If you own a modern camera, then you probably have an image sensor on that camera. And, if you’re like most people, you’ve probably wondered what, exactly, that image sensor does.
An image sensor is simply a sensor that is made to detect the things within an image. It typically, for example, senses the fact that light waves are present, and then works to convert those light waves and other important parts it detects into a photo.
Basically, a camera could not really exist without a sensor of some kind.
You may have heard your sensor referred to as CMOS or as a CMOS sensor. This is the most common type of camera sensor, and it can be beneficial in many ways.
However, to truly understand everything you need to know about sensors, their types, and how they work, keep reading. We’ll happily give you the rundown.
Your Sensor Determines…. Basically, Everything
The first thing that you need to understand is that your sensor is pretty much responsible for…well…everything about your camera.
Some of the things that the sensor determines and then, through its technology, brings to life include:
- Image size
- Low light performance
- Lens usage
Obviously, your camera’s sensor controls a lot and, because of that fact, you should always be careful to choose a sensor that is high-quality and does its job correctly. Often, that’s as easy as doing your research and choosing a high-quality, well-made camera. After all, it makes sense that if the camera is well-made, the sensor will be too.
The Bigger Your Sensor, the Better
Something else that you should keep in mind is that, when it comes to sensors, size definitely matters. You always want to buy a camera with the biggest sensor possible.
The reason for this is that the amount of light in each image is determined by the sensor. The larger the sensor, the more light the image can have.
See, sensors are made of up photo-sites, which are sensitive to and attract light. If a sensor is larger, it inevitably has more photo-sites and attracts more light, thereby leading to higher-quality, brighter pictures.
Thus, even if you don’t understand all the “scientific” workings of sensors, you can at least understand that you need the largest sensor you can possibly buy.
Understanding the Different Types of Sensors
In addition to knowing and (hopefully) putting to use the above information, it is also important to understand the different types of sensors.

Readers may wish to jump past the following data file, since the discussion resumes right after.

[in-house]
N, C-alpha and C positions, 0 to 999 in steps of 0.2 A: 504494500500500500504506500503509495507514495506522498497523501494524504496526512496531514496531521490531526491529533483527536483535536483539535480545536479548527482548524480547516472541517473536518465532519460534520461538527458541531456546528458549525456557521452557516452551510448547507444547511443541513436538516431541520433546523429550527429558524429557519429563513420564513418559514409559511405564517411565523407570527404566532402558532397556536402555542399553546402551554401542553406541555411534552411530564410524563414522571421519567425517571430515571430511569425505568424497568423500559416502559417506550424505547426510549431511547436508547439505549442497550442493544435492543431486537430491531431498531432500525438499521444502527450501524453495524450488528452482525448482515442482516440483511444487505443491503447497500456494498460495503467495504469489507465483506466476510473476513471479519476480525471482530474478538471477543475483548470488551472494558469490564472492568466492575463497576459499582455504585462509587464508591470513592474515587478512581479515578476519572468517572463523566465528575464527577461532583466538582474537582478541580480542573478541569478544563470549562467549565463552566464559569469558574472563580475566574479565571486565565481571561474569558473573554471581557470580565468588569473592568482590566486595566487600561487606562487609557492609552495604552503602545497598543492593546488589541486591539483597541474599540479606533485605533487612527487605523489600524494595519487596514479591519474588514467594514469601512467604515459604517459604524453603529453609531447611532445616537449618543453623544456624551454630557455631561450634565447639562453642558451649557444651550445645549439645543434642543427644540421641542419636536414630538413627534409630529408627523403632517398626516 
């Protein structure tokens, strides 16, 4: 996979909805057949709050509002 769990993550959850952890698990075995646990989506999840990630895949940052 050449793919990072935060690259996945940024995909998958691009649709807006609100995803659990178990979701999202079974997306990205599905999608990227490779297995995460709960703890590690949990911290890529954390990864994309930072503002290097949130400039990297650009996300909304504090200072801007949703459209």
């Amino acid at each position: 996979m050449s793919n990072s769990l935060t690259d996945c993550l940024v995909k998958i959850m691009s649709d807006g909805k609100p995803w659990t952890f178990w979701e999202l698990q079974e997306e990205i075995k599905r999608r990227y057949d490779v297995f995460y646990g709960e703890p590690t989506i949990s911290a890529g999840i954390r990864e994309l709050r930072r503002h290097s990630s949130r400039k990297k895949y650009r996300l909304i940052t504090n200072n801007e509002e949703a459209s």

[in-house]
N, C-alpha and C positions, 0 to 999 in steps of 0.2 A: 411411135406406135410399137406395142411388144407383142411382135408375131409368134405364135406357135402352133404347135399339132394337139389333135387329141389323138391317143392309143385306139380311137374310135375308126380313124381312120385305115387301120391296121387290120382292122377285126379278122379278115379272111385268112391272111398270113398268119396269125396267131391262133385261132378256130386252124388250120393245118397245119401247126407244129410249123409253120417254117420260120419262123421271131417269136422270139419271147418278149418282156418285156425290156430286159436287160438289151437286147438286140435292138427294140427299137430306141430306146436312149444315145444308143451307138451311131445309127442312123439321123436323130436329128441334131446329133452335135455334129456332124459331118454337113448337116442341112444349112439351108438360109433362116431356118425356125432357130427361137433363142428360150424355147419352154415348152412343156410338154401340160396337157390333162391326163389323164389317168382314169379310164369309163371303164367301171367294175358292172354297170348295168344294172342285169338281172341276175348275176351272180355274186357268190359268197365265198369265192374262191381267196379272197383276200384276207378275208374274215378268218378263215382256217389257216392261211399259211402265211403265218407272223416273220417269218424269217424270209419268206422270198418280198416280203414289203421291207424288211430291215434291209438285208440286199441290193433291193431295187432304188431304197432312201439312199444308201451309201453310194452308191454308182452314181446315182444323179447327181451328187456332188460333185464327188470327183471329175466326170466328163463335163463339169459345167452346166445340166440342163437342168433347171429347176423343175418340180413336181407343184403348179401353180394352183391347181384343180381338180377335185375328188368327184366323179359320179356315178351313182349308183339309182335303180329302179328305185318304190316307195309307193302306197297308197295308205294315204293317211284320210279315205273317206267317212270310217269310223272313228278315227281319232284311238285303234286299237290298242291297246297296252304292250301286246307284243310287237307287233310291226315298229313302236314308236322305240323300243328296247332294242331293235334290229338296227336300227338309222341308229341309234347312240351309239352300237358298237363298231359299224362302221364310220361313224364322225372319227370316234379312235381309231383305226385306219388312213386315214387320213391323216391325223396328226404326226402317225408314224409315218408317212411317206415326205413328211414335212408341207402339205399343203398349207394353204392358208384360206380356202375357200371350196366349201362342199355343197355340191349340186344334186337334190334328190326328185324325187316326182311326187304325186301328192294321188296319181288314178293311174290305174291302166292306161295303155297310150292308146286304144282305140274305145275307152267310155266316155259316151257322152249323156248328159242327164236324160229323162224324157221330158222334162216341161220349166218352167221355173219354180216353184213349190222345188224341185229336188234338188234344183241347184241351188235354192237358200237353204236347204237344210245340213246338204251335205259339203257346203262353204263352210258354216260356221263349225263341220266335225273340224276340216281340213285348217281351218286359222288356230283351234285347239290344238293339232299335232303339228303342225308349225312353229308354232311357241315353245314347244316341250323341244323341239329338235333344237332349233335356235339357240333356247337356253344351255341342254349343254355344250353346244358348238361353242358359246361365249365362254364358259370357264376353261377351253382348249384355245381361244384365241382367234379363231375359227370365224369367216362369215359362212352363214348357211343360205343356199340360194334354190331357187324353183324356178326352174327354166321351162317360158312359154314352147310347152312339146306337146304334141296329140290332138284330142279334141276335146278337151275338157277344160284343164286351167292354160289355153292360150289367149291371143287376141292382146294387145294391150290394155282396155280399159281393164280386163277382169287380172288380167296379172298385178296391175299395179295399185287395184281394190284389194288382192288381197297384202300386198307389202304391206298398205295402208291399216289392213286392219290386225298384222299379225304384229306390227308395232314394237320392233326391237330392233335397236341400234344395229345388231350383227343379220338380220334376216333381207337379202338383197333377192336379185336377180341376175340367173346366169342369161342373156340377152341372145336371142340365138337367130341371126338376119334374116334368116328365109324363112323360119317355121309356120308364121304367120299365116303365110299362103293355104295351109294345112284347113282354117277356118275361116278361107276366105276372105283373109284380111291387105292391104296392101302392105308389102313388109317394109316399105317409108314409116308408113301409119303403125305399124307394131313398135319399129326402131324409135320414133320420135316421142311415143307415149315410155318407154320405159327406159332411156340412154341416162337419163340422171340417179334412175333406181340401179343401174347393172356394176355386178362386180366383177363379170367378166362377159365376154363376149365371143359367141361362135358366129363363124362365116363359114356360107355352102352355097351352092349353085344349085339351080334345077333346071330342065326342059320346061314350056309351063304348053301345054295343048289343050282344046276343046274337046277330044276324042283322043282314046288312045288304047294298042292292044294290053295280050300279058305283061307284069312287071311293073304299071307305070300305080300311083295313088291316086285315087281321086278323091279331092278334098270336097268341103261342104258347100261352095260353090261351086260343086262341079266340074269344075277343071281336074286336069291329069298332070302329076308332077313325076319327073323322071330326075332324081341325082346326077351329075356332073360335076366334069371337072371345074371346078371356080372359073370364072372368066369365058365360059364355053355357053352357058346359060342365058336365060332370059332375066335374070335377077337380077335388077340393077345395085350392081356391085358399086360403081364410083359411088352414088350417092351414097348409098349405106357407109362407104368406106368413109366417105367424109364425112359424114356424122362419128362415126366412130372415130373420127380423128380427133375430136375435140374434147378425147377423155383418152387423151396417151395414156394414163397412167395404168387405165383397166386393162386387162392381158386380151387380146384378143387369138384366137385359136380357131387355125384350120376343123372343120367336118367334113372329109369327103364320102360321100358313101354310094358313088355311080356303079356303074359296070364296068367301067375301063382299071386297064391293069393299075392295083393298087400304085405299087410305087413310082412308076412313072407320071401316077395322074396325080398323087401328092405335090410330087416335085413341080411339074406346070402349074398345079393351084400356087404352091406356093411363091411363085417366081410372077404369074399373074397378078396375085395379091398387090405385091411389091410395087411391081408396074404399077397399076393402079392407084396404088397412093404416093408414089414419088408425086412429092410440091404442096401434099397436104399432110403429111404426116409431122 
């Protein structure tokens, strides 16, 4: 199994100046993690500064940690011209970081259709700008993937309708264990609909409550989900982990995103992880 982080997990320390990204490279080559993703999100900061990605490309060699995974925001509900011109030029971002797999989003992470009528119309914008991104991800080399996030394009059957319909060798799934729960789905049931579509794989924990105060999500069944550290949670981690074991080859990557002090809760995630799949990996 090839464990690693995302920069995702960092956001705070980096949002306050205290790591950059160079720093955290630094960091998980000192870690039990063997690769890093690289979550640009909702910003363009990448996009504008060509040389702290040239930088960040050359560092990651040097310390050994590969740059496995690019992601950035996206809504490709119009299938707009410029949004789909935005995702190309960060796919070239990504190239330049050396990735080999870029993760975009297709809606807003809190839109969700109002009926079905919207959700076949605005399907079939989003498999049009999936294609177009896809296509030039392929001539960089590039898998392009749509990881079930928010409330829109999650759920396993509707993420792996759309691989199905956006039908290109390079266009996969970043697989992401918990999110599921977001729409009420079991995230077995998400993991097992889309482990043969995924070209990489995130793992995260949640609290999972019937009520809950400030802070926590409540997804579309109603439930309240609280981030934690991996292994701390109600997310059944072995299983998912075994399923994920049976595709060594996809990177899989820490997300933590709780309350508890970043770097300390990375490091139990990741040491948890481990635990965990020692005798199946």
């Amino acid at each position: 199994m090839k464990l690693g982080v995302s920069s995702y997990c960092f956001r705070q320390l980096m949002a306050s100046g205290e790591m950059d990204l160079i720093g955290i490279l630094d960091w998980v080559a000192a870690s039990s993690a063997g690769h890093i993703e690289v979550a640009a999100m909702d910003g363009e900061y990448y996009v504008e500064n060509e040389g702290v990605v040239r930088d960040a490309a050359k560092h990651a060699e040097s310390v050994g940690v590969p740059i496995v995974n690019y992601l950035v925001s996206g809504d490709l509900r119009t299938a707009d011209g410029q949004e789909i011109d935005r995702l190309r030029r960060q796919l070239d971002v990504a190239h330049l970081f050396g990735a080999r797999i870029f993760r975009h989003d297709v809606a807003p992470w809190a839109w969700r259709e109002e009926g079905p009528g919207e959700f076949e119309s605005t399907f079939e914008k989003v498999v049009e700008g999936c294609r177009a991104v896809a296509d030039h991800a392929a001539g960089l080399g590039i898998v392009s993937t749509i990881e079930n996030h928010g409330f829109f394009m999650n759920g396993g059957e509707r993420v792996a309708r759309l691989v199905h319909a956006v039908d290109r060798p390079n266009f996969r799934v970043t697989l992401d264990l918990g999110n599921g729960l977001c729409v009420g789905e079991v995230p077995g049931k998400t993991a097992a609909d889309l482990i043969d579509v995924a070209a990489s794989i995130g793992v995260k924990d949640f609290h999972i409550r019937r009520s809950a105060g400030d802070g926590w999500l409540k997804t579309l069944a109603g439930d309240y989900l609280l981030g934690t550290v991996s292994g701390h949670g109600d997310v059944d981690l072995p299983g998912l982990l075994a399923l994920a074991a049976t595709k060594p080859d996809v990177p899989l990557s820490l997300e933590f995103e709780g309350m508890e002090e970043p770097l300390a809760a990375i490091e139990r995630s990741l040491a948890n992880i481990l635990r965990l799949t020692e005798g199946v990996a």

Basically, there are two.
First, you have CCD sensors, which have the ability to send charge over a chip without causing any distortion to the image. And, if you’ve ever wondered what is CMOS, here is the answer. CMOS sensors use a basic, microprocessor-style design to create their chips.
Both types of sensors have their pros and cons. CCD sensors, for example, tend to create low-noise images. CMOS sensors, on the other hand, often do have noise in their images, though they tend to be a cheaper option. Plus, both types of sensors can ultimately produce high-quality images.
Really, the best thing to do is to research the two different type of sensors and to choose the one that is best for you and your needs. One sensor type is not really “better” than the other. It’s more about what you’re looking for and the types of images that you wish to create.
Consider the Level of Detail that You Want to Achieve
Another thing to think about is how much detail you need in your pictures since your sensor and its size and make definitely have an impact on this quality.
If you are just shooting photos for fun and don’t care too much about perfectly intricate detail in every pixel, you don’t have to spring for a huge or fancy sensor.
If detail is super important to you, though, such as in the case of professional photographers, it’s definitely worth it to go with a larger, more intricately made sensor since this will ultimately produce high quality, very detailed images.
Don’t Forget to Do Your Research
Hopefully, you now have a much greater understanding of what camera sensors are and how they work.
However, don’t just read this article and then go out and purchase a sensor.
Instead, first take a moment to consider what you need in a camera and the types of images you are looking to produce. Then, research sensors that lend themselves to these qualities while still being in your price range. From there, it should be so much easier to find a great camera with an even greater sensor that matches your wants and needs.